Leading Danish politicians as well as parents of local children and education officials are publicly criticizing Danish primary schools for cancelling Christmas services in schools because of the presence of immigrants with diverse religious backgrounds.
“We took the decision because we have children who are not Protestant,” Marianne Vederso Schmidt, the head of Gribskolen in Graested, a town of fewer than 5,000 people in eastern Denmark, wrote in an intranet posting earlier this month.
Schmidt noted that the decision may have been overdue, as the education law forbids preaching “and it must be left to the individual families whether they want to privately attend a service.”
A multitude of parents wrote in and called in complaints to the primary school, then the story gain steam when it was picked up by national news sources, which portrayed the move as appeasing Muslim immigrants.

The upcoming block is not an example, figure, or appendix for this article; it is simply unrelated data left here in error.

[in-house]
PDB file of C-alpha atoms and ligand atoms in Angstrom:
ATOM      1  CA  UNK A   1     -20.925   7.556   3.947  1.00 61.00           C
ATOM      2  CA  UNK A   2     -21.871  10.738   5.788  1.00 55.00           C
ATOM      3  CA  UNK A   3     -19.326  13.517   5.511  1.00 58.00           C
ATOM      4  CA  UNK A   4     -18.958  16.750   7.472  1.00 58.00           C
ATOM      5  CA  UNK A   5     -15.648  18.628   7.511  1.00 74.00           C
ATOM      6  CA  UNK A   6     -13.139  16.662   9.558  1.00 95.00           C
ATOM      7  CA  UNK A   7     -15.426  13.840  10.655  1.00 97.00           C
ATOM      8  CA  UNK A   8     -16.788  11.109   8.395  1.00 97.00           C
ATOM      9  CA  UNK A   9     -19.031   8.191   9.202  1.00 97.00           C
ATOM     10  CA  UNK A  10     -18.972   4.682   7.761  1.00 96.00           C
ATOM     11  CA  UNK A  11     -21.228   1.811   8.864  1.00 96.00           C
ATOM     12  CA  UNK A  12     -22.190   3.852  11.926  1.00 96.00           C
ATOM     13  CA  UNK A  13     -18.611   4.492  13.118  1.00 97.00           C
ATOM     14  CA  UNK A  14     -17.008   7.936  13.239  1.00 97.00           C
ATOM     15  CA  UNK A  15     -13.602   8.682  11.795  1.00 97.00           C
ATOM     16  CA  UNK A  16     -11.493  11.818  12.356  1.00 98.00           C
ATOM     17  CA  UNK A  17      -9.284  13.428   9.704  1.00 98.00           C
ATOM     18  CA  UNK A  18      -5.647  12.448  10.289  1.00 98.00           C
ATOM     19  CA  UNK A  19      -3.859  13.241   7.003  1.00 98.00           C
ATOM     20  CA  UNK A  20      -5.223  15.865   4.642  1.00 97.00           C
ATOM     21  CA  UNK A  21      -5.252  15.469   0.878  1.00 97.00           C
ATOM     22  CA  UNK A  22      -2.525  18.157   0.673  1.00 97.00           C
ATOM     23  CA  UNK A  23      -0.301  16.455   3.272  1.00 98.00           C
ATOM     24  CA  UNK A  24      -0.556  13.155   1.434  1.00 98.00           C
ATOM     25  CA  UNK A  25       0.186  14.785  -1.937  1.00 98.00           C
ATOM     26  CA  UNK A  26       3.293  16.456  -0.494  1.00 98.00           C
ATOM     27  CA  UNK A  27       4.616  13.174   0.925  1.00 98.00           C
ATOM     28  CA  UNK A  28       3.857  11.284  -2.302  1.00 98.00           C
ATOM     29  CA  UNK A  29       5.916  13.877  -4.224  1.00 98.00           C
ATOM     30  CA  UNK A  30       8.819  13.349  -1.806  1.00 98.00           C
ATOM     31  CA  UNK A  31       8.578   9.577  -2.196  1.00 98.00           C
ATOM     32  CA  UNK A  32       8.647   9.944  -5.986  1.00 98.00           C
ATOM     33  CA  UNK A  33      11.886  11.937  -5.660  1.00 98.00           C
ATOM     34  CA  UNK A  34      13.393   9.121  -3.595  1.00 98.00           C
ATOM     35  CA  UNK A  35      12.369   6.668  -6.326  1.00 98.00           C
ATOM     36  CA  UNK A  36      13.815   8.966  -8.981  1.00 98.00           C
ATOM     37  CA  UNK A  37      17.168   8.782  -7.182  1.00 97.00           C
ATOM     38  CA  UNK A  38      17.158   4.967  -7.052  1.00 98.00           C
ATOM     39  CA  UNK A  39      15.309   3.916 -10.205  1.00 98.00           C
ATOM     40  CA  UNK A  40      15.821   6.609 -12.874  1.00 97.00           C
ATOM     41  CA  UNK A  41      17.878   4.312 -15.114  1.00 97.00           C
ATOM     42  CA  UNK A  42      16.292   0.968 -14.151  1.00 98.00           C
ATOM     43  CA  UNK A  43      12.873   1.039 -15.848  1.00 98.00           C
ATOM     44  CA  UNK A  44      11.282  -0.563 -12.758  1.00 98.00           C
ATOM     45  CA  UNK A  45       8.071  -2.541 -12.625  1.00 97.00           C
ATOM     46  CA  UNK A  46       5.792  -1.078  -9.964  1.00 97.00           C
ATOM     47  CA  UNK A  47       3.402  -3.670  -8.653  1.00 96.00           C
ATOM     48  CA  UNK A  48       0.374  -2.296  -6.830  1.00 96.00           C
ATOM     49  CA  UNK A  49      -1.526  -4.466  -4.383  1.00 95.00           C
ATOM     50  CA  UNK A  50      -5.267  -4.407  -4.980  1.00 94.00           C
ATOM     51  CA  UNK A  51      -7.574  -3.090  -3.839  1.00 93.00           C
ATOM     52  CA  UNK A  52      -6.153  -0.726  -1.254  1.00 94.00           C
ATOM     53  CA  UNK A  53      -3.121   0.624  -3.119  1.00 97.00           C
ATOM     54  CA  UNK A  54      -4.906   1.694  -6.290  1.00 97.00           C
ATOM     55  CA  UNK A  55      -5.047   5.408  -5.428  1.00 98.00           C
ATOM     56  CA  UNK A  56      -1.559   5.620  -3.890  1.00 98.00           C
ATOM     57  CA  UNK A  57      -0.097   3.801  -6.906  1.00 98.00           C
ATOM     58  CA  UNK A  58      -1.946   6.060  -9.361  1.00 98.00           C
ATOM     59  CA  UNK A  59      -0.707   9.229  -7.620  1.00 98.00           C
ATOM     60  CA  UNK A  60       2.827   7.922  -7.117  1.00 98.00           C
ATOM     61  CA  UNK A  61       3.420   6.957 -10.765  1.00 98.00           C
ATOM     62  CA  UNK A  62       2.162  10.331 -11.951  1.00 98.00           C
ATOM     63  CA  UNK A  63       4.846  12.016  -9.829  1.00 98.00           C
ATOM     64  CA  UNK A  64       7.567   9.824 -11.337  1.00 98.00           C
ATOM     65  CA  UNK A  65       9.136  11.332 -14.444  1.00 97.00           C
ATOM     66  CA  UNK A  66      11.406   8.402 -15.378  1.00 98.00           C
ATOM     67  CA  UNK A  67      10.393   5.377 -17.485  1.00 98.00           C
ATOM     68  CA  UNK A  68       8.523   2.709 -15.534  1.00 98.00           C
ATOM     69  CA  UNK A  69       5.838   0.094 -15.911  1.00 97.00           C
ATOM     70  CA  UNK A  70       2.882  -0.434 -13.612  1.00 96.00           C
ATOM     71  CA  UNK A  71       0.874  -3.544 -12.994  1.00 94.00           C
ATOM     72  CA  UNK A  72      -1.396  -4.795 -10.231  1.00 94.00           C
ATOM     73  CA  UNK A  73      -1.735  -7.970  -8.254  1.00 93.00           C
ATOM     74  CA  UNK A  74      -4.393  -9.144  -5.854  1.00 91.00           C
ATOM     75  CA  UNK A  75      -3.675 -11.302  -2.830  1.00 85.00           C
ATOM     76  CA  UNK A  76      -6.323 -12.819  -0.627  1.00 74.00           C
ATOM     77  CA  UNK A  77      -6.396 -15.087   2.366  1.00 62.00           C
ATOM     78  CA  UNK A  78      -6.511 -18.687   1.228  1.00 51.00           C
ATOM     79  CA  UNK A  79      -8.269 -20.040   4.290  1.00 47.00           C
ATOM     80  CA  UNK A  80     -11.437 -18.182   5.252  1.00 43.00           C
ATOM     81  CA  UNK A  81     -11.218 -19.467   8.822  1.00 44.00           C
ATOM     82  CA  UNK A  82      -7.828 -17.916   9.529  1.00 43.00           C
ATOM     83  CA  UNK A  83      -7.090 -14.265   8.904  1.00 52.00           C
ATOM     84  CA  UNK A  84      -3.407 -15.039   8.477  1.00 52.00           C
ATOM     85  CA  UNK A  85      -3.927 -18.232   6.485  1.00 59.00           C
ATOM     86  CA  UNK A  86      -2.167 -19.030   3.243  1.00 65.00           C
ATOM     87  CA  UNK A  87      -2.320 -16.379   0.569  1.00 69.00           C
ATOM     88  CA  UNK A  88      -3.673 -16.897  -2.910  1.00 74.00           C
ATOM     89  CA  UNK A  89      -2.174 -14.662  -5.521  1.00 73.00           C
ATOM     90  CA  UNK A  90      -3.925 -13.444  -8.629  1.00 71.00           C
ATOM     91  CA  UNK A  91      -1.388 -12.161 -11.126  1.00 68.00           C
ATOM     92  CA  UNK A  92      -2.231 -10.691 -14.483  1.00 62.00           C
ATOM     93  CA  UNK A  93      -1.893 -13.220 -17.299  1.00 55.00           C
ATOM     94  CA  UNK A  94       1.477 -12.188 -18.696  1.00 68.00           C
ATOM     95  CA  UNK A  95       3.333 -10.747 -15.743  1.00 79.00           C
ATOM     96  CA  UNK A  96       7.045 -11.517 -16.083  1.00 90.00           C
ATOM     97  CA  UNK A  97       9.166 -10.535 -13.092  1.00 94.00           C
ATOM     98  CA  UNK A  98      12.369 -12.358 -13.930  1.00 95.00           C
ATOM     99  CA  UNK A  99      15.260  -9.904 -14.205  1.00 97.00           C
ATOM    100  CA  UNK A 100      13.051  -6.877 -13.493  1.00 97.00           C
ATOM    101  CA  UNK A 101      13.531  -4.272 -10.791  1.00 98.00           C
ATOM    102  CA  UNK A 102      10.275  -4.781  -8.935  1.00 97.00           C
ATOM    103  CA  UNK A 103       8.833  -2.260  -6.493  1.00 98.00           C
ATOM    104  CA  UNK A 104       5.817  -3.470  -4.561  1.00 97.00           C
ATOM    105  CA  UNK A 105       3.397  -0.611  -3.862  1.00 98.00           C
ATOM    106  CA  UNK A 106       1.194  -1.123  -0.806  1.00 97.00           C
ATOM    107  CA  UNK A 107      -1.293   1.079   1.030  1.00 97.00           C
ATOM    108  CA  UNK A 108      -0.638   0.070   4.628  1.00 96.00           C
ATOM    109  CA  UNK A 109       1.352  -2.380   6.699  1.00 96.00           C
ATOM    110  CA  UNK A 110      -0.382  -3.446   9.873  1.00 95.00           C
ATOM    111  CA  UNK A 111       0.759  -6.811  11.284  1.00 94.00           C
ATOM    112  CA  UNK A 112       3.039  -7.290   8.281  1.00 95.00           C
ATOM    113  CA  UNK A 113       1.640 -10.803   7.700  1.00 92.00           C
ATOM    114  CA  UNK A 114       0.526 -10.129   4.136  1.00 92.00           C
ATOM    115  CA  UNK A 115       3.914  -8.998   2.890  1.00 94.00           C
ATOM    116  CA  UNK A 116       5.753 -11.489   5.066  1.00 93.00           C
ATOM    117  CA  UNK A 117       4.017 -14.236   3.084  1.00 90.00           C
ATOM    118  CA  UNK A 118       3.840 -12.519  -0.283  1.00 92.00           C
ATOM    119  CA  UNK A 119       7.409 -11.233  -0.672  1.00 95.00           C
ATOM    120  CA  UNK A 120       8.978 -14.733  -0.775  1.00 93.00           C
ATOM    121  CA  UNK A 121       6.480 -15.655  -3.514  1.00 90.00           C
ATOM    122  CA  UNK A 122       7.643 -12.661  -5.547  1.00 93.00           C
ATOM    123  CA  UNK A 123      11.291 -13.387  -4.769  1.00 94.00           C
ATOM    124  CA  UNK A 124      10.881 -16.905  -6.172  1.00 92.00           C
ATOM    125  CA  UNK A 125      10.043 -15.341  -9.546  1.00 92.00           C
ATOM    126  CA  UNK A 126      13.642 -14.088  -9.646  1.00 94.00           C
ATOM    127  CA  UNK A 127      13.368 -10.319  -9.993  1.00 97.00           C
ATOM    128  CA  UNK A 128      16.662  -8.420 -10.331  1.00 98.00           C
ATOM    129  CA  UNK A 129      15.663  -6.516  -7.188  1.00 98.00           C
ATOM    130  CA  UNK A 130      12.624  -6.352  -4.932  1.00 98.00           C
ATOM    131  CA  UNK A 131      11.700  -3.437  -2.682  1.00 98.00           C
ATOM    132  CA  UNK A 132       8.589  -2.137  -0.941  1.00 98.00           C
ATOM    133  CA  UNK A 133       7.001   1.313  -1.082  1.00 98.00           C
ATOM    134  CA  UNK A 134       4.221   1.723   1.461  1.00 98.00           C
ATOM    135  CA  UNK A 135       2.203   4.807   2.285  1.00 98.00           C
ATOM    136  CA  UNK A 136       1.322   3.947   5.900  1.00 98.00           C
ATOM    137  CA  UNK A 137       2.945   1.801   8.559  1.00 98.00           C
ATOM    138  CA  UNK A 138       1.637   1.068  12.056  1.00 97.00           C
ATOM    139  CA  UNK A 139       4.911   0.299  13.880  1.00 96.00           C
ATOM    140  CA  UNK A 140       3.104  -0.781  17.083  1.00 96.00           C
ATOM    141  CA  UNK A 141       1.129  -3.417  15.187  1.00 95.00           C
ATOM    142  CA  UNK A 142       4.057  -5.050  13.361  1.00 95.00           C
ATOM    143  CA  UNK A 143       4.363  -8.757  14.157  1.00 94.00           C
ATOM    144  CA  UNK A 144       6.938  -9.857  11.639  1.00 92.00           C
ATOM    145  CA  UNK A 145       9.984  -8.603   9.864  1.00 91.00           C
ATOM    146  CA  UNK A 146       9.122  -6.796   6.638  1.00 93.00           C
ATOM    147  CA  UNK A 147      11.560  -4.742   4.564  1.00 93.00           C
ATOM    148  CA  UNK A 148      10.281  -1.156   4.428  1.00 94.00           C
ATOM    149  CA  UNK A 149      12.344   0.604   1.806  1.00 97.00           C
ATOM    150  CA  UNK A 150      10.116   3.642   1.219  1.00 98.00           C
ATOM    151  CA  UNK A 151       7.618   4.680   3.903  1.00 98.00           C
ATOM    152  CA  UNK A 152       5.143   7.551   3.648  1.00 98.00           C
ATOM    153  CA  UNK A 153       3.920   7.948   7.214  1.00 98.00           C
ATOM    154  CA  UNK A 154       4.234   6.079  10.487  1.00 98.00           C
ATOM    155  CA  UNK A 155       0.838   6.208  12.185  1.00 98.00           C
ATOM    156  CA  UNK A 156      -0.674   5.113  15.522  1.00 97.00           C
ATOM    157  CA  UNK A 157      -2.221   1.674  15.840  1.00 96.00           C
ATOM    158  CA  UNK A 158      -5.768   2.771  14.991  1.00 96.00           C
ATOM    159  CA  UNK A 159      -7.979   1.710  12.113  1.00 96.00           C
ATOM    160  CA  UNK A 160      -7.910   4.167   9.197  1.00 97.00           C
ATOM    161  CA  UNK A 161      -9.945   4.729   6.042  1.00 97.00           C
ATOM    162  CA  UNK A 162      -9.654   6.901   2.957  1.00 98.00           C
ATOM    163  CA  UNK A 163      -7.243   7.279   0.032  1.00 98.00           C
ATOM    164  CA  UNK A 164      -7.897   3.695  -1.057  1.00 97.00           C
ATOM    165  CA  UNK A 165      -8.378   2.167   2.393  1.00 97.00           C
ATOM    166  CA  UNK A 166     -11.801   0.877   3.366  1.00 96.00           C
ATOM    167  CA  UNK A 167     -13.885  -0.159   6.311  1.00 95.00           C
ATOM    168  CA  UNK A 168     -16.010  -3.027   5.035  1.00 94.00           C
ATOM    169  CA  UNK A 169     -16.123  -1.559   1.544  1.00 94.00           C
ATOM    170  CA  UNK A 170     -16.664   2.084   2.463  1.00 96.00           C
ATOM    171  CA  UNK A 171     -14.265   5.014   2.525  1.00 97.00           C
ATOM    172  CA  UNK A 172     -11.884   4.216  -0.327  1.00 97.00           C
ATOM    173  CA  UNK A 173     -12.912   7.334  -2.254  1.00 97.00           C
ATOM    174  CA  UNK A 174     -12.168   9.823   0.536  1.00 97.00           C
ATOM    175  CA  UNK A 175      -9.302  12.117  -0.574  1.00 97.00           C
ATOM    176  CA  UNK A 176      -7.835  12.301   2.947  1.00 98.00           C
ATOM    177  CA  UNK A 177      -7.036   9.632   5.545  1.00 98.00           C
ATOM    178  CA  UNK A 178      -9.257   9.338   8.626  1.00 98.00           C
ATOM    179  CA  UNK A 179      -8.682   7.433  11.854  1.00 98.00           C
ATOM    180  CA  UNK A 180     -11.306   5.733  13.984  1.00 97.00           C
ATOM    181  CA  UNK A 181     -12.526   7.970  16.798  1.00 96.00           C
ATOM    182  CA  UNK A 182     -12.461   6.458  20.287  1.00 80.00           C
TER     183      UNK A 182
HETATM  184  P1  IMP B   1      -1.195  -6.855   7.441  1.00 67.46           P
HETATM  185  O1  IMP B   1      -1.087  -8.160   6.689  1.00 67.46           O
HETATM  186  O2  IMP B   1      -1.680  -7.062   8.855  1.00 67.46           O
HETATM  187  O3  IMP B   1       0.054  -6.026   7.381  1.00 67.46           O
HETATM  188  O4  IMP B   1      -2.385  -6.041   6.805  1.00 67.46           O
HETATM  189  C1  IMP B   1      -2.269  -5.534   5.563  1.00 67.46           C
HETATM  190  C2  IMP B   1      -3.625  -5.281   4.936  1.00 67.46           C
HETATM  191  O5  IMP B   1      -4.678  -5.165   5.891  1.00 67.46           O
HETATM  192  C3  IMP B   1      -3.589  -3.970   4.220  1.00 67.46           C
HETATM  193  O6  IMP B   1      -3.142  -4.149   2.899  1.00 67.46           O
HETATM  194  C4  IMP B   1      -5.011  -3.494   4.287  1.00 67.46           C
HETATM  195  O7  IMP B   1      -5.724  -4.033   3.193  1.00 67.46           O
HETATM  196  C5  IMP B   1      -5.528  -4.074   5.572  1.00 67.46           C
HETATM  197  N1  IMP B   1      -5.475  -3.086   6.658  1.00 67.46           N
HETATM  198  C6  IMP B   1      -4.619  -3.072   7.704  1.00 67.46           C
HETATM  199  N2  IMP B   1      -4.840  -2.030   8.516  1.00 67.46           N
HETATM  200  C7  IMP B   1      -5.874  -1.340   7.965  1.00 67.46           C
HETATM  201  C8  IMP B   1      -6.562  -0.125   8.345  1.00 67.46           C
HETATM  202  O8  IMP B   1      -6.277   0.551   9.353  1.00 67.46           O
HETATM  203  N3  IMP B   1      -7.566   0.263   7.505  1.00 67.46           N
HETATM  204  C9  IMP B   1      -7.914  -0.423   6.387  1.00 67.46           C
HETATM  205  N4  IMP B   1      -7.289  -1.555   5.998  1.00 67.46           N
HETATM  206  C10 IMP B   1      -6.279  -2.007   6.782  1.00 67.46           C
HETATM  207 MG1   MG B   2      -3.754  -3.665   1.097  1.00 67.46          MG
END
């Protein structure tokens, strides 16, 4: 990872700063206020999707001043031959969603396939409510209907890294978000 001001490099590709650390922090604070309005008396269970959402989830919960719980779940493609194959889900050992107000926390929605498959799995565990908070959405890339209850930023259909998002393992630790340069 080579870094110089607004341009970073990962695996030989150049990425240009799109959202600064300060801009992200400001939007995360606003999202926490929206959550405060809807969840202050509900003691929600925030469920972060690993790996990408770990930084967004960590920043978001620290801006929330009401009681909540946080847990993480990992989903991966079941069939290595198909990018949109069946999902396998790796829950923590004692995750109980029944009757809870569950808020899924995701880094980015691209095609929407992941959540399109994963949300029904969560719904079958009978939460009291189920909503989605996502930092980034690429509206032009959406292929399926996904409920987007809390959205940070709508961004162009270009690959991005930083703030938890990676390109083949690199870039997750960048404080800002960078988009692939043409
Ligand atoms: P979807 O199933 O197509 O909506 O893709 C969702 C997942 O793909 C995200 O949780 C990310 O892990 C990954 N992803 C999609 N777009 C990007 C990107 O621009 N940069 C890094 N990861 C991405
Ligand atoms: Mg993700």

“I don’t see why our tradition has to be taken away from us, just because someone else at the school believes in something else,” Mette Brüel-Holler, a parent of two enrolled daughters, told TV2. “I come from a small community, where the church is important, and these traditions are beautiful. I remember enjoying them myself as a child, and they are a fundamental part of Christmas.”
The cancellation of Christmas activities at the school even got the local pastor up in arms and he complained that Christmas was being “drained of its deeper meaning” and the mayor of the Zeeland town, who called it a “misguided decision.”
Politicians from across the ruling center-right coalition have joined in the chorus of criticism.
“Danish primary schools have a duty to spread education – and teaching the cultural values and knowledge connected to Christmas is an essential part of that,” Health Minister Ellen Trane Norby wrote on her Facebook page. “What benefits from this decision? Not the culture or level of integration within the country.”
“We have a critical lack of self-esteem. We are a Christian country with our own traditions. We should not sacrifice this in the name of multiculturalism,” wrote Marie Krarup, of the Danish People’s Party, asking social media users whether similar initiatives had been undertaken by other institutions